Joey Malinowski is the 2016-17 IHSA nominee for the NFHS Spirit of Sport Award:
Motivation as an athlete has always come easy for Joey Malinowski.
The 6-1, 240-pound junior at Central Catholic High Sc
hool in Bloomington begins his summer days at 7:00 a.m. with a two-hour workout. Afternoons are spent cutting grass - the lawncare business he started at 16 years old is up to 13 clients and growing - or working on tractors at a local John Deere store. Work ends at 4:00 p.m. and then it’s time to meet up with teammates to run, pace one another through drills, or practice long snapping.
The hard work has paid off and the accolades have followed.
was named a First Team All-Corn Belt Conference offensive linemen this past fall, while also being honored on the All-Conference Second Team for his work on the defensive side of the ball. He added All-Area honors to his resume and was voted Best Linemen by his teammates. However, his greatest impact and football future lie on special teams, as Joey is currently ranked among the Top 12 long snappers in the country in the class of 2018.
“Dedicated is the first word that comes to mind about Joey,” Central Catholic junior quarterback Max Moews said. “He is always the first guy in the weight room and the film room and the last to leave. It rubs off on his teammates. He is a good example for how to carry yourself.”
Joey has followed his father’s footsteps in his love for the game, as well as in his ability to fire a football 15 yards between his legs in seven tenths of a second. The elder Malinowski long snapped professionally in Germany after an NFL training camp invite from the Chicago Bears, and has been an assistant coach at Central Catholic for over 25 years.
“I used to go to every practice and every game as a kid,” Joey said. “The football players at Central Catholic were role models for me growing up and like family to us. The only thing I ever wanted to do was go to Central Catholic and wear the gold helmet.”
With the gold helmet now in hand, Joey found he had ambition to do more through the game.
“Being a football player isn’t enough,” Joey said. “I don’t want to be remembered for just sports, I want to be remembered what I did through sports.”
Joey wasn’t quite sure how to accomplish that latest goal when he and his father traveled to Wisconsin for the Kohl’s Kicking & Snapping Camp in July, 2016.
One of the reasons Joey enjoyed the camp was because not only did it provide top-notch football instruction, but also routinely featured speakers who talked about the bigger picture in life beyond athletics.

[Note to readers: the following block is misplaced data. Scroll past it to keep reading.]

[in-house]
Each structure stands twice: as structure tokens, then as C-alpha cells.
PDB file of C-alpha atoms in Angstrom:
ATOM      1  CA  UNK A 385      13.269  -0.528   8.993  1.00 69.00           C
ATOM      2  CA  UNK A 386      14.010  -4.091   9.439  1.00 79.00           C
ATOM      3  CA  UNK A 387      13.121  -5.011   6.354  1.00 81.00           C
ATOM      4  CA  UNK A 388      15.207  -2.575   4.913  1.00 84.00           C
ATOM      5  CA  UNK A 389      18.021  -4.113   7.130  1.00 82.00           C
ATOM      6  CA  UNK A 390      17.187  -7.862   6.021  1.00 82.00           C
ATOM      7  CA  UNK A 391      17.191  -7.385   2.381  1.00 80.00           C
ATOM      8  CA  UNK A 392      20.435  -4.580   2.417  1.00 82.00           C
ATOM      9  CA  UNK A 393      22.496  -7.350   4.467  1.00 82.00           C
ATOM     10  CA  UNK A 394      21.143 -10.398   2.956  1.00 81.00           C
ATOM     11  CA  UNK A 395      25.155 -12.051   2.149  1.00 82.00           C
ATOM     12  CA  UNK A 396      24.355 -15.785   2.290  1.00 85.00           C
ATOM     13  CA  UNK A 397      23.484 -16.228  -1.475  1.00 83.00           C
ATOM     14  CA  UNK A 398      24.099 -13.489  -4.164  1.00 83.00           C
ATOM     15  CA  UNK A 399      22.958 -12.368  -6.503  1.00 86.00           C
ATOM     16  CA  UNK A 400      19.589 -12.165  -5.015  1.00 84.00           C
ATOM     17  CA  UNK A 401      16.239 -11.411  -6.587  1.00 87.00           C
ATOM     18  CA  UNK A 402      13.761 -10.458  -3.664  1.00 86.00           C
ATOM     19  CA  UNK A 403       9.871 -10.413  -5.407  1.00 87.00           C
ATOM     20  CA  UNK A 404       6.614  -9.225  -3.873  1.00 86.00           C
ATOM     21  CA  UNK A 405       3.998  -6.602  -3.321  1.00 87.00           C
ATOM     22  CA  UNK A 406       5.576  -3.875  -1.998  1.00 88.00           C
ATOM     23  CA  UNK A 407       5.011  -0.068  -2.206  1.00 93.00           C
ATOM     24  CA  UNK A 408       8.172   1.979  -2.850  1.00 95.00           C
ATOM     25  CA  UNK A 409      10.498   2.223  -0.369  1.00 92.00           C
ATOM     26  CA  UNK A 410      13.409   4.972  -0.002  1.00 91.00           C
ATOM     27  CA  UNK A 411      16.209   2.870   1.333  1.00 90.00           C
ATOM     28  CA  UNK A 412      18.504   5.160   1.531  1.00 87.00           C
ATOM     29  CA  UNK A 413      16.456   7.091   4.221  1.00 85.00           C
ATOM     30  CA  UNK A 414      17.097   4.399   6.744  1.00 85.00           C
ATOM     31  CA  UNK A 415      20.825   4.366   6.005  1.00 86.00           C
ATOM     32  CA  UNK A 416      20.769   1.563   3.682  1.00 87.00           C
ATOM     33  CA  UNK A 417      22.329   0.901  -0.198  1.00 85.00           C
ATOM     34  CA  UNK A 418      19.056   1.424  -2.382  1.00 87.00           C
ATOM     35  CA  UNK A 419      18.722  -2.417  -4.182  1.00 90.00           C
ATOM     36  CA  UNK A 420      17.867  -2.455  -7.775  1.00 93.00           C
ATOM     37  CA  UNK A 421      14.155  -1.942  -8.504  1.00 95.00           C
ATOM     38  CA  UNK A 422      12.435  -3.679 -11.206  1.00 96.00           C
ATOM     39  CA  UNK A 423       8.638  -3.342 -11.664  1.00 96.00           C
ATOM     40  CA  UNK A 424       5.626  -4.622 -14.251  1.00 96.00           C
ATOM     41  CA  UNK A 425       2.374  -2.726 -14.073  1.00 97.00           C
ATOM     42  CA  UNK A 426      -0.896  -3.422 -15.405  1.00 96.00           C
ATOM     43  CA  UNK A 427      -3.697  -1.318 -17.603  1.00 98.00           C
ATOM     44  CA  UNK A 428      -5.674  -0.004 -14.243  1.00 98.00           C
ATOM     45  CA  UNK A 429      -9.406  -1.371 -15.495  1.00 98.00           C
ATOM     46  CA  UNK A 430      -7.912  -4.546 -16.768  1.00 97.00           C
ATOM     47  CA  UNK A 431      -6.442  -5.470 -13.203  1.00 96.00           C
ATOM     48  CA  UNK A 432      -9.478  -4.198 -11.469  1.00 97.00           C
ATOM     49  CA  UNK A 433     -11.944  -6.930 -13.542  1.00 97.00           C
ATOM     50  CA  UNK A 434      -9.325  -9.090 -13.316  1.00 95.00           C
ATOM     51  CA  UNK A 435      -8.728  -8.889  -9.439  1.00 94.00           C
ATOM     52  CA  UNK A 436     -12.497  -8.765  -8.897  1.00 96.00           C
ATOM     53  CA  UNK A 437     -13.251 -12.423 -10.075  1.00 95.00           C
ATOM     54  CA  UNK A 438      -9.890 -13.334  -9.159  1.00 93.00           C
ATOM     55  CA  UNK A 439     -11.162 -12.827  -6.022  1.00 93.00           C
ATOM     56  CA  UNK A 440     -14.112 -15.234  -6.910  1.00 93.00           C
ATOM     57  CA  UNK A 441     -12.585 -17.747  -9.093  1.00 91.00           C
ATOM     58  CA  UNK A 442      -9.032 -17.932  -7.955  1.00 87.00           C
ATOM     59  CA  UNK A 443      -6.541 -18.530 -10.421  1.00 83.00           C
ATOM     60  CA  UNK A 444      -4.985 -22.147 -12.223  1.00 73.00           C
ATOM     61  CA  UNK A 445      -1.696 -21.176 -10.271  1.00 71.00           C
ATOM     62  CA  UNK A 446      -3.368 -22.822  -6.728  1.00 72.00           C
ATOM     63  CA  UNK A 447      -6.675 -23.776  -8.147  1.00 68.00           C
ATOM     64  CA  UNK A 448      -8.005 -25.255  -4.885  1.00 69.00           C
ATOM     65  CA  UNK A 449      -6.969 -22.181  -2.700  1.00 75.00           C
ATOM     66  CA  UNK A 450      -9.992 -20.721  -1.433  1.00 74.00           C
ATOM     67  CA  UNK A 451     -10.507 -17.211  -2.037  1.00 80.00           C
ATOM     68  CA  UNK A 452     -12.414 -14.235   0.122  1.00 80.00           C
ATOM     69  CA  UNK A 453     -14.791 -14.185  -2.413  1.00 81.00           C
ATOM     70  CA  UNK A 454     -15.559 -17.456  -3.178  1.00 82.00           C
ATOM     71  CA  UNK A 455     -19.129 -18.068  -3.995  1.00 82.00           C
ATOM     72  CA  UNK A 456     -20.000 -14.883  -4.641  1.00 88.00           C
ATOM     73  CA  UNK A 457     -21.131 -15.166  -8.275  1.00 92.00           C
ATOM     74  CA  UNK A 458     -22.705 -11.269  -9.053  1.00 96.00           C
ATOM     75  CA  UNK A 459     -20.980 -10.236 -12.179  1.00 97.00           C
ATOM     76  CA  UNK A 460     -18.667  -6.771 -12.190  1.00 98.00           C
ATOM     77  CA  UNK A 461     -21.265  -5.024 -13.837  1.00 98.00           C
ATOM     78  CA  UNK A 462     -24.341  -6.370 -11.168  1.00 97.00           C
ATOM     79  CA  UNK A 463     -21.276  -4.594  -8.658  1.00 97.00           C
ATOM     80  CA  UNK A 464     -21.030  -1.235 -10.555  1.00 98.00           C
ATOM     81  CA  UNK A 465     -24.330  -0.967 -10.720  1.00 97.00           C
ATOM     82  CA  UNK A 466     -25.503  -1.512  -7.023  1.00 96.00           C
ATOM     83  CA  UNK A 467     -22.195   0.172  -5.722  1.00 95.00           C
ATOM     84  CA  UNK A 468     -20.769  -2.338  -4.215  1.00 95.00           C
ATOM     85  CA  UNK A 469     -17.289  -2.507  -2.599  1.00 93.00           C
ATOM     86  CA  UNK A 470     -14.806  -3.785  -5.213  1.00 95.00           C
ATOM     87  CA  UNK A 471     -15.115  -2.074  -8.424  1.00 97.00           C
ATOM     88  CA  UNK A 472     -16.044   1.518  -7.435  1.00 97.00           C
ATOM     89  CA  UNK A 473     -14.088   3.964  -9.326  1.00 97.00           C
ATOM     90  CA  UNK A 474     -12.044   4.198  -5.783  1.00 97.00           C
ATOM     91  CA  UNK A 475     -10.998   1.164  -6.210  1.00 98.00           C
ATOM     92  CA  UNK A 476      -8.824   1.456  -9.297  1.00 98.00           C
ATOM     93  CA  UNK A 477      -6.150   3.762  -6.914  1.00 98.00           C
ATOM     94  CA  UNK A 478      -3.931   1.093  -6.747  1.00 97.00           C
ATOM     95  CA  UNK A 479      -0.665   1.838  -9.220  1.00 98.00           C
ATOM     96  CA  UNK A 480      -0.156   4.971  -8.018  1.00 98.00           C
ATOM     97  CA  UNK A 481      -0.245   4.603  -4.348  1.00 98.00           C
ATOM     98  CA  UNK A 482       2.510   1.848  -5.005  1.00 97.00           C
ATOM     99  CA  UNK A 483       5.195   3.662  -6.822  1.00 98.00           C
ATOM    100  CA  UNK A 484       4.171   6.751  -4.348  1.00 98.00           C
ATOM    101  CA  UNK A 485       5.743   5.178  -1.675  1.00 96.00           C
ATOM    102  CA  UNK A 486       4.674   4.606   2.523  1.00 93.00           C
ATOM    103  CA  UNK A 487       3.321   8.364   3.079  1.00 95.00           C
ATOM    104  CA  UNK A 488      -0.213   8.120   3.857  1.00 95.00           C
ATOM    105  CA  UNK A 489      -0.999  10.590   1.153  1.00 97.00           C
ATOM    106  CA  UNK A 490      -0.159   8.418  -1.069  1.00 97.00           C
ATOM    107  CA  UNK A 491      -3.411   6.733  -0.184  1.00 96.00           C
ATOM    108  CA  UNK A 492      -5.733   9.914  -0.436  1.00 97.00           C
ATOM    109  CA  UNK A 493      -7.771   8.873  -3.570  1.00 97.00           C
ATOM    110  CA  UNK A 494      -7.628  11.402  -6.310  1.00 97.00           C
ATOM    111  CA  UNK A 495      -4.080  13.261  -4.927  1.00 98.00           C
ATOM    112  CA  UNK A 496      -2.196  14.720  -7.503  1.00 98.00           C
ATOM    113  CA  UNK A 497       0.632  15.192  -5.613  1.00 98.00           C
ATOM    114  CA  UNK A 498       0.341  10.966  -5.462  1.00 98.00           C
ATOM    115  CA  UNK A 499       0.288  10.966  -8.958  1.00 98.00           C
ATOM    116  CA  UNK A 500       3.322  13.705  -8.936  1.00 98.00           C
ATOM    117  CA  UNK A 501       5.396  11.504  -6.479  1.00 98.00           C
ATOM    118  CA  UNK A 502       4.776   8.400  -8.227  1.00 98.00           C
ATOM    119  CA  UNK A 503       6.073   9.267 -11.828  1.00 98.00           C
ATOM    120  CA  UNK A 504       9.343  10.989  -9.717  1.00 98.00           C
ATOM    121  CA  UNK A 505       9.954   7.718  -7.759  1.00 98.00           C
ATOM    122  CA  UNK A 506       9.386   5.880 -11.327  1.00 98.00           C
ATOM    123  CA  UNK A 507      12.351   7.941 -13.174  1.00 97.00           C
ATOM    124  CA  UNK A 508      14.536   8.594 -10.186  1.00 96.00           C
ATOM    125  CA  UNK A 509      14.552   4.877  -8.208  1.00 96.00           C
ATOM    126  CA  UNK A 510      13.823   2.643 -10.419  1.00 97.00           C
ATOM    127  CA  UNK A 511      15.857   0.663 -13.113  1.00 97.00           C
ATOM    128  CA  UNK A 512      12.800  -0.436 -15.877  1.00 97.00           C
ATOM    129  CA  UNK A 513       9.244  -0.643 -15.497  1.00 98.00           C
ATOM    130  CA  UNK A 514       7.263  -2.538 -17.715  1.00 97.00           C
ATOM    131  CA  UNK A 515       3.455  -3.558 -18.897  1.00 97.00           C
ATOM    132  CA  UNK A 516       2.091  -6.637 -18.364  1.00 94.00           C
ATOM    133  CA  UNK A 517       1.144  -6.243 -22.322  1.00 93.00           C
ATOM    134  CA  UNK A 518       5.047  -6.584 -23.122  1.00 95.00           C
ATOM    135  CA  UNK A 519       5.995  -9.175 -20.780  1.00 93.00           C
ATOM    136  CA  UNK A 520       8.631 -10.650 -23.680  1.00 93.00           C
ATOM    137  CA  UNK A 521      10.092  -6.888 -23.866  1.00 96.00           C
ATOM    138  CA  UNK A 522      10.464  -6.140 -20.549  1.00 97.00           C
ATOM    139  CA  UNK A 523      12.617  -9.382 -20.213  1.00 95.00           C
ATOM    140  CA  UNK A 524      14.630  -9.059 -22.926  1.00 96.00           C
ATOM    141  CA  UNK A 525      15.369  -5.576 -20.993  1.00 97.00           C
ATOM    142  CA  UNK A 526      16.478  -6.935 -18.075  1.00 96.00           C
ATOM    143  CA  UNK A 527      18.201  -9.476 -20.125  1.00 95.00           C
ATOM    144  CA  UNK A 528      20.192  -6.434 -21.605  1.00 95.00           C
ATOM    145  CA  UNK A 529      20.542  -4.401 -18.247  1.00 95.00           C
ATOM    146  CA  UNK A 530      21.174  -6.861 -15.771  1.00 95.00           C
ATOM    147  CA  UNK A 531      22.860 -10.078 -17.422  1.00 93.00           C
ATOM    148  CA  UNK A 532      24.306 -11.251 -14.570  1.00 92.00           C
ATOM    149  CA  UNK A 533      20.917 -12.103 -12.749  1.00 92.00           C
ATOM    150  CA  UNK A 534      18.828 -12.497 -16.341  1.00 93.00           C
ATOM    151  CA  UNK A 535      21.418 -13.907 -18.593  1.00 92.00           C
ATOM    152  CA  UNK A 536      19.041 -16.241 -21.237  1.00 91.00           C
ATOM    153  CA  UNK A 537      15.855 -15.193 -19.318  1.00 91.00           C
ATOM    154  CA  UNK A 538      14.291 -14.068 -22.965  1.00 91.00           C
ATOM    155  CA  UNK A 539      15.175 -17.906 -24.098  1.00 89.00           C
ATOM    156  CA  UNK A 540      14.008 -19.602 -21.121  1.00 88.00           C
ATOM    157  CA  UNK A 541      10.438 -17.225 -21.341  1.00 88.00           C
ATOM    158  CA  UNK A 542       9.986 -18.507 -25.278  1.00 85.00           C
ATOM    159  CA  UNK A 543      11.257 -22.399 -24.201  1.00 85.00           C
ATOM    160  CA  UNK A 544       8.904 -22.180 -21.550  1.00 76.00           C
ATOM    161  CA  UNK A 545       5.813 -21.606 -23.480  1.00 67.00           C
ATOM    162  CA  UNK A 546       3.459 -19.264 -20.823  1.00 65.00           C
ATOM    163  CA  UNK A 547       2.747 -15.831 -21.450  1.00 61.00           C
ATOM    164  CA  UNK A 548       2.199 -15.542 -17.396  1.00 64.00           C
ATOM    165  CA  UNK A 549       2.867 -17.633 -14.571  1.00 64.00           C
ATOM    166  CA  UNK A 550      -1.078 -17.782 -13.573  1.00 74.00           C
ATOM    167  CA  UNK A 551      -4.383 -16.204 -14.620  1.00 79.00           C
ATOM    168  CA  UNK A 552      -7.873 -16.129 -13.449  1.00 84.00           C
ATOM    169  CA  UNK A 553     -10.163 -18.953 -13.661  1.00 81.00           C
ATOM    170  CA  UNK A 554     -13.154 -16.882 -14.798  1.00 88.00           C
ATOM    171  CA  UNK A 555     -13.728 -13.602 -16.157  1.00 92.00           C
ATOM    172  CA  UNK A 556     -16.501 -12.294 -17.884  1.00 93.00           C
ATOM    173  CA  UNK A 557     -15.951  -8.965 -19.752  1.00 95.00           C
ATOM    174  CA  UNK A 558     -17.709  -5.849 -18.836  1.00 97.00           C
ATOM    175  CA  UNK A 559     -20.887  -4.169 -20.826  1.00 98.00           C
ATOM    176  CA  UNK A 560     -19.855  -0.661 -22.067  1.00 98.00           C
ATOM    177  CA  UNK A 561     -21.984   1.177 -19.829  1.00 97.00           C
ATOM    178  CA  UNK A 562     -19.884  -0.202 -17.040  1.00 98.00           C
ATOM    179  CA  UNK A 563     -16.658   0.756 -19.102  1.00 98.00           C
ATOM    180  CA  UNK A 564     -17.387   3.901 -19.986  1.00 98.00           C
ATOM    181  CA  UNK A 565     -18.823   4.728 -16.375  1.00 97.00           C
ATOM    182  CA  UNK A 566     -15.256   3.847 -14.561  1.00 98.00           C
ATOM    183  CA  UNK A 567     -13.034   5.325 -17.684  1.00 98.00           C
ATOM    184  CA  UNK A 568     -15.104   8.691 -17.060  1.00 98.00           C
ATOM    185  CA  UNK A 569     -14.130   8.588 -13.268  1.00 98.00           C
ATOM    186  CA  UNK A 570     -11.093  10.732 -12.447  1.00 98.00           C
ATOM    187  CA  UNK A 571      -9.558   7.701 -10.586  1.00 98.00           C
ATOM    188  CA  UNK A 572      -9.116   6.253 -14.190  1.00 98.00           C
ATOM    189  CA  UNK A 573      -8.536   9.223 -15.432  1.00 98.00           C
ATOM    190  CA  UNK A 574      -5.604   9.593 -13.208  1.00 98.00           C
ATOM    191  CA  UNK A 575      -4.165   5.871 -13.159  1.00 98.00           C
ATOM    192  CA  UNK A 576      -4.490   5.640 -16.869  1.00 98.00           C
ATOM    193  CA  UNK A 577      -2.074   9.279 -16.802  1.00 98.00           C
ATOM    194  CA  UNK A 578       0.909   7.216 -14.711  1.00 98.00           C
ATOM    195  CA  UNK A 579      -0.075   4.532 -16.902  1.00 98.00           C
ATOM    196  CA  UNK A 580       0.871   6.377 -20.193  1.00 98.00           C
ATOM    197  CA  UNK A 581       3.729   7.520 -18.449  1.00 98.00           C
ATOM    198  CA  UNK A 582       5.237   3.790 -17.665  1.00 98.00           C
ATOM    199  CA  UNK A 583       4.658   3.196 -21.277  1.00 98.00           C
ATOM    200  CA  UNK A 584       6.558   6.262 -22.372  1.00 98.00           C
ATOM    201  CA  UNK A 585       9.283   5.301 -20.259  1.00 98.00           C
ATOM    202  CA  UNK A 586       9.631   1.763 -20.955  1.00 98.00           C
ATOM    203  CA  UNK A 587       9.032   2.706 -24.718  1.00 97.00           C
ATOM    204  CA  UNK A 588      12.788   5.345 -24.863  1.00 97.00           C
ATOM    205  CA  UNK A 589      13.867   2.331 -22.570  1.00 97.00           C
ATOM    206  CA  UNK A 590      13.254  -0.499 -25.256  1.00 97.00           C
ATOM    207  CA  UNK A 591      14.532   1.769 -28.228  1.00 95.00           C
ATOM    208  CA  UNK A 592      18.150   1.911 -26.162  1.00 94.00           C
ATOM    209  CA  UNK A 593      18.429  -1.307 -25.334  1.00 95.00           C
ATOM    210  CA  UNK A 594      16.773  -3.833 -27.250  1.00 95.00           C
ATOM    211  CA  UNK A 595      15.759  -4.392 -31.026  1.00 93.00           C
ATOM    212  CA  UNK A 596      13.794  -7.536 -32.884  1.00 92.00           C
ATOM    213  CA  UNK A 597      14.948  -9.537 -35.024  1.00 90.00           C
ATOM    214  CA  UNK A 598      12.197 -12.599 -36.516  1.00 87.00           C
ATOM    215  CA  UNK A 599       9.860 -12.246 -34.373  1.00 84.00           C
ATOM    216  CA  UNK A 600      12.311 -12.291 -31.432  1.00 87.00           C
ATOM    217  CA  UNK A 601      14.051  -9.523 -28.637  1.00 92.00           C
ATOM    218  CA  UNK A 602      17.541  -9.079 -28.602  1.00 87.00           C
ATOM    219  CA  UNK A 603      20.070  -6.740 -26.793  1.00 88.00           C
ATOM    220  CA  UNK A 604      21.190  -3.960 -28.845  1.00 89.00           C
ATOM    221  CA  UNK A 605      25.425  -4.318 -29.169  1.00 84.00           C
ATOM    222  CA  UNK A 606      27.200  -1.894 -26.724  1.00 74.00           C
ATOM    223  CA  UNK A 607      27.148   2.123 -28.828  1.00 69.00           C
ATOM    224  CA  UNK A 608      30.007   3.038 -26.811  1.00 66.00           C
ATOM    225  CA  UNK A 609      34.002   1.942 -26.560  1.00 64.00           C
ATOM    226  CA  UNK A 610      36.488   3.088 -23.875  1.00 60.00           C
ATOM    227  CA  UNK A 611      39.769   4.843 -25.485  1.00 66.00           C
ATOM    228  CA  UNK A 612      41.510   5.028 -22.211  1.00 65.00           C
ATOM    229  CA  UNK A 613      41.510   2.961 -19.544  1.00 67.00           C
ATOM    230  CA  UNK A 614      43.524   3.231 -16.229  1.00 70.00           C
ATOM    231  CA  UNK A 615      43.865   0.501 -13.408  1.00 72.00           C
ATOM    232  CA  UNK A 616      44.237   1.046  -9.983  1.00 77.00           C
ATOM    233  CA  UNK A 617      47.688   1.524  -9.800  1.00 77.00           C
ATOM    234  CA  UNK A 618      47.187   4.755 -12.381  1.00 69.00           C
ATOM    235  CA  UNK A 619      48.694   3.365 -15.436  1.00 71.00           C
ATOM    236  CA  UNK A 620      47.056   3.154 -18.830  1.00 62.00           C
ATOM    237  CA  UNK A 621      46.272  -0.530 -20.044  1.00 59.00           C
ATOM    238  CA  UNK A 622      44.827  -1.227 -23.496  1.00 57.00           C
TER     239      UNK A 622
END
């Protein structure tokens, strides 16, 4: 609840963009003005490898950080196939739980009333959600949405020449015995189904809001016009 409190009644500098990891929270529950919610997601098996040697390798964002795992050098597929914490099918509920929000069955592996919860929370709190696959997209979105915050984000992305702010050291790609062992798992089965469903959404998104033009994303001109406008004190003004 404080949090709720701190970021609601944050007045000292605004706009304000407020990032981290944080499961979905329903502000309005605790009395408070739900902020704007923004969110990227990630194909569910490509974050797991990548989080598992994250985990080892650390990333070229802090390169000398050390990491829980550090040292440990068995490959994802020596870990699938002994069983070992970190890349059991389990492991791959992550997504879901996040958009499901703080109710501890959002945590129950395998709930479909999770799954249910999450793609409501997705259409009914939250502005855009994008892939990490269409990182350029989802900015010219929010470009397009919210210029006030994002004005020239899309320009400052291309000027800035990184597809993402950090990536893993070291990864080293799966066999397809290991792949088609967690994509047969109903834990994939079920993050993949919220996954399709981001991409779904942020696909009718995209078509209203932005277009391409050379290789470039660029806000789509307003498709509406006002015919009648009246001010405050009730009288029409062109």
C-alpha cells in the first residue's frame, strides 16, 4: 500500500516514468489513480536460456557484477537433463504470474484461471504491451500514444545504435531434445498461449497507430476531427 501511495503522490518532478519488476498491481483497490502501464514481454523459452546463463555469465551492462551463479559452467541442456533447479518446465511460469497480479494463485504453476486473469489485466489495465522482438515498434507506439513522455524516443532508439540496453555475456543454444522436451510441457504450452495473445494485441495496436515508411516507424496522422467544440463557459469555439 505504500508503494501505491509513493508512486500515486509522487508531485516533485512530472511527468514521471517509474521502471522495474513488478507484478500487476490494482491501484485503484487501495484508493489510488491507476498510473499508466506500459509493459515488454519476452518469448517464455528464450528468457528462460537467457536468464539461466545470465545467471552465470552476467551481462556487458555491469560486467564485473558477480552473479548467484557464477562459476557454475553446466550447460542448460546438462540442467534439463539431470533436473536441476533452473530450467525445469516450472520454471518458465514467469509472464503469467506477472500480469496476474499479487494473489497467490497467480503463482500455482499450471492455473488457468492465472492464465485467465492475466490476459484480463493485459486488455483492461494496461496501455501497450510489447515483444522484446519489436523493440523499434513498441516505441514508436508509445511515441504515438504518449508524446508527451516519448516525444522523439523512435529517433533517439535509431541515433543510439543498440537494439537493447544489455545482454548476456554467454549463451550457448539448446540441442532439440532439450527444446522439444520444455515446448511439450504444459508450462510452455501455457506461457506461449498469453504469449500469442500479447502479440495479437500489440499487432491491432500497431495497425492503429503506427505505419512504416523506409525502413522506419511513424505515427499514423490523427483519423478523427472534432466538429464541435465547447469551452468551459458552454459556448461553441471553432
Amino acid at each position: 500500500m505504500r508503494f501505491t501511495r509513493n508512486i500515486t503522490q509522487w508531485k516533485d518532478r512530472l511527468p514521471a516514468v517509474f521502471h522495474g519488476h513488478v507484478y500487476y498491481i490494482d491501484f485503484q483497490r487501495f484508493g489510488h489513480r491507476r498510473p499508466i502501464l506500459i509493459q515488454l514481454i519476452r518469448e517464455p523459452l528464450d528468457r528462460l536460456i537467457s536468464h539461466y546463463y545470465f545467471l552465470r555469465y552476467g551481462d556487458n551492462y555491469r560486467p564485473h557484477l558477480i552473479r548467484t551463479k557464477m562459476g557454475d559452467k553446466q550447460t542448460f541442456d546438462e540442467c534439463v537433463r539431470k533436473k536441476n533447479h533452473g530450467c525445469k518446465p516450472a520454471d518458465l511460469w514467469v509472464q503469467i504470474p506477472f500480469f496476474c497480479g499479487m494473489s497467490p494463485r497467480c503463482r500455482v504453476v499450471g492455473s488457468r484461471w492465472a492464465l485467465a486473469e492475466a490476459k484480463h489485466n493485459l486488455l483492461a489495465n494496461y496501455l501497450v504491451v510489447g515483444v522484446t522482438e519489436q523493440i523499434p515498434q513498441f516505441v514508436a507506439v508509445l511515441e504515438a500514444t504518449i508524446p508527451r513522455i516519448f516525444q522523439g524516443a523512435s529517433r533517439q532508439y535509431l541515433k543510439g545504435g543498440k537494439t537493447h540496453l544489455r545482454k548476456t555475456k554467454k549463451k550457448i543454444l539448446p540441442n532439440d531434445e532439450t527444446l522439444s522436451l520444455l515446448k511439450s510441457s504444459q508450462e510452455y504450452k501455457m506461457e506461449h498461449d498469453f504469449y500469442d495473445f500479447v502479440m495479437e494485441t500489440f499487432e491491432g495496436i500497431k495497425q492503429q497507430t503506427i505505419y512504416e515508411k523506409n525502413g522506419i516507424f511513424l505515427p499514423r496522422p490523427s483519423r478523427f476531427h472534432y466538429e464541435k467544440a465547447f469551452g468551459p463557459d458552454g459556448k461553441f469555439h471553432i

Listening to several speakers on July 25, Joey connected with the words of Nebraska punter Sam Foltz.
“He said that nothing is out of reach if you work hard,” Joey said. “He talked about growing up in a small town and his dream of playing at Nebraska. About how hard he worked as a player and person to represent Nebraska and his family. His message was about how important life is.”
Driving home from the camp that night, Foltz, Michigan State punter Mike Sadler and LSU kicker Colby Delahoussaye were involved in a single-car accident. Foltz and Sadler were killed.
“The next morning we knew they were in an accident,” Joey said. “At some point, one of camp instructors called us together and told us the result. It was a no-brainer for me at that instant. I needed to do something to help others.”
A representative from a group called Kick-It for Kids with Cancer
had been among the contingent of speakers the previous day, as the group hoped to recruit kickers and punters to raise money with each of their kicks in the upcoming season. Joey approached the Kick-It
representatives that afternoon. He didn’t kick and he didn’t want to raise money for long snapping (he calls it a negative stat given that his team is giving up the ball), but he did have an idea.
“Since I played defense, I asked if they would let me raise money for each tackle instead of kicks,” Joey said. “Kick-It
was happy to make the exception and I appreciate them giving me that opportunity.”
Upon returning home, Joey setup a webpage
, spread the word on social media and set an initial goal for raising $1,000 dollars during the 2016 campaign. Before he had made his first tackle of the season, he’d already raised over $900, so he set his sights higher and used his jersey number, 70, as the inspiration to try and raise $7,000.
While Foltz’s tragic passing helped spur him into action, Joey’s motivation took on a new form as the season carried on. A family from suburban Chicago reached out to thank Joey for his efforts, explaining that their 12-year old son, Joe Moylan (right)
, was battling Leukemia. Joey reached out to Joe, and soon after all the Central Catholic linemen were wearing Joe’s 2tuff for leukemia wristbands, while Joey was calling Joe every Friday before Central Catholic took the field.
“I told him that I was playing the game for him and every other kid who was fighting cancer,” Joey said. “I told him to keep fighting, that he can’t ever give up.”
Joey reached his goal, raising $7,971 dollars via 57 tackles, but more importantly his biggest fan in Tinley Park is making a full recovery and hopes to play football and wrestle next year as a high school freshman.
“I remember my mom telling me about Joey raising money for pediatric cancer through football and thinking it was such a cool thing to do,” Joe said. “He is an amazing guy. There are not a lot of people who would do something like that. Saying ‘thank you’ really isn’t enough. He is helping a lot of people and I hope more people can be like him.”
When he returns to the Kohl’s Camp this summer, Joey won’t be looking for extra motivation, this time, he knows what he needs to do.
“I’m going to raise the bar,” Joey said. “Do it again as a senior and set a higher dollar amount to raise.” For more information or to support Joey's Tackles For Childhood Cancer Research, click here